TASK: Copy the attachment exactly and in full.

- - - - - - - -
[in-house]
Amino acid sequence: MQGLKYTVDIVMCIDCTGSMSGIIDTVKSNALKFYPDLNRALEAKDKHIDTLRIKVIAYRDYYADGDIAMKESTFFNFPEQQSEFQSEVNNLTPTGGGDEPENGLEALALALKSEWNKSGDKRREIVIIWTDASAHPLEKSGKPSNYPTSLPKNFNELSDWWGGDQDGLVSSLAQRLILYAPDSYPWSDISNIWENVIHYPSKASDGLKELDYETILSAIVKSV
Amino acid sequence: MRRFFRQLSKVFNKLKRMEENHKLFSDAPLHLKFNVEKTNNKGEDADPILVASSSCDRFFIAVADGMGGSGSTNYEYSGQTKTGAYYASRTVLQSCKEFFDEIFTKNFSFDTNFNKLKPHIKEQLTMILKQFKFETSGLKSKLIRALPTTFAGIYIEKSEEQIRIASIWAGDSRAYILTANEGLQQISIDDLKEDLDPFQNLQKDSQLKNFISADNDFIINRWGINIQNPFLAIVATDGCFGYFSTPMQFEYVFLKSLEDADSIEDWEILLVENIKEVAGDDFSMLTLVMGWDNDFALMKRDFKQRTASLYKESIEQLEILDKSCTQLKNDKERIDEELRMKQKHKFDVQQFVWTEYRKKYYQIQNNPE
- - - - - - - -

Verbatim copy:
[in-house]
Amino acid sequence: MQGLKYTVDIVMCIDCTGSMSGIIDTVKSNALKFYPDLNRALEAKDKHIDTLRIKVIAYRDYYADGDIAMKESTFFNFPEQQSEFQSEVNNLTPTGGGDEPENGLEALALALKSEWNKSGDKRREIVIIWTDASAHPLEKSGKPSNYPTSLPKNFNELSDWWGGDQDGLVSSLAQRLILYAPDSYPWSDISNIWENVIHYPSKASDGLKELDYETILSAIVKSV
Amino acid sequence: MRRFFRQLSKVFNKLKRMEENHKLFSDAPLHLKFNVEKTNNKGEDADPILVASSSCDRFFIAVADGMGGSGSTNYEYSGQTKTGAYYASRTVLQSCKEFFDEIFTKNFSFDTNFNKLKPHIKEQLTMILKQFKFETSGLKSKLIRALPTTFAGIYIEKSEEQIRIASIWAGDSRAYILTANEGLQQISIDDLKEDLDPFQNLQKDSQLKNFISADNDFIINRWGINIQNPFLAIVATDGCFGYFSTPMQFEYVFLKSLEDADSIEDWEILLVENIKEVAGDDFSMLTLVMGWDNDFALMKRDFKQRTASLYKESIEQLEILDKSCTQLKNDKERIDEELRMKQKHKFDVQQFVWTEYRKKYYQIQNNPE